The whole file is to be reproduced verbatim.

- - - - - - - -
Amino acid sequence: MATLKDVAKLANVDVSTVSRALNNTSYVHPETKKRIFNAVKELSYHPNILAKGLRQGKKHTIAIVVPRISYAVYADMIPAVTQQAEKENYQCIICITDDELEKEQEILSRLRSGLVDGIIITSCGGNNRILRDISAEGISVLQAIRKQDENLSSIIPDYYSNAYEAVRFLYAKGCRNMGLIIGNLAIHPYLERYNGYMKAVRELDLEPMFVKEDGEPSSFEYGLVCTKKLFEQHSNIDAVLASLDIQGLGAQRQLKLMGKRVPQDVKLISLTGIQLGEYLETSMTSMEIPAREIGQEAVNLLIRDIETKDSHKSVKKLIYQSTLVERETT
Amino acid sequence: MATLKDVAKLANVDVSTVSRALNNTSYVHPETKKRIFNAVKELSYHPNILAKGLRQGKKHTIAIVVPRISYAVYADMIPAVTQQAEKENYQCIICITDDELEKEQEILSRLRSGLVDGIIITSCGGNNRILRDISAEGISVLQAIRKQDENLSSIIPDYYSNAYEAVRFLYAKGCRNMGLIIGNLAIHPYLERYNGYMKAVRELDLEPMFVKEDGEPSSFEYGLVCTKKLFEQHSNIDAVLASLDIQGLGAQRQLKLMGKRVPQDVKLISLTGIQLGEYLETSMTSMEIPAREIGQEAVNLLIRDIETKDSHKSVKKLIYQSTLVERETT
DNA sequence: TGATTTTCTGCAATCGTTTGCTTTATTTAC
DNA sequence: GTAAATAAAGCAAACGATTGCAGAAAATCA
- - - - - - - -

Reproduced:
Amino acid sequence: MATLKDVAKLANVDVSTVSRALNNTSYVHPETKKRIFNAVKELSYHPNILAKGLRQGKKHTIAIVVPRISYAVYADMIPAVTQQAEKENYQCIICITDDELEKEQEILSRLRSGLVDGIIITSCGGNNRILRDISAEGISVLQAIRKQDENLSSIIPDYYSNAYEAVRFLYAKGCRNMGLIIGNLAIHPYLERYNGYMKAVRELDLEPMFVKEDGEPSSFEYGLVCTKKLFEQHSNIDAVLASLDIQGLGAQRQLKLMGKRVPQDVKLISLTGIQLGEYLETSMTSMEIPAREIGQEAVNLLIRDIETKDSHKSVKKLIYQSTLVERETT
Amino acid sequence: MATLKDVAKLANVDVSTVSRALNNTSYVHPETKKRIFNAVKELSYHPNILAKGLRQGKKHTIAIVVPRISYAVYADMIPAVTQQAEKENYQCIICITDDELEKEQEILSRLRSGLVDGIIITSCGGNNRILRDISAEGISVLQAIRKQDENLSSIIPDYYSNAYEAVRFLYAKGCRNMGLIIGNLAIHPYLERYNGYMKAVRELDLEPMFVKEDGEPSSFEYGLVCTKKLFEQHSNIDAVLASLDIQGLGAQRQLKLMGKRVPQDVKLISLTGIQLGEYLETSMTSMEIPAREIGQEAVNLLIRDIETKDSHKSVKKLIYQSTLVERETT
DNA sequence: TGATTTTCTGCAATCGTTTGCTTTATTTAC
DNA sequence: GTAAATAAAGCAAACGATTGCAGAAAATCA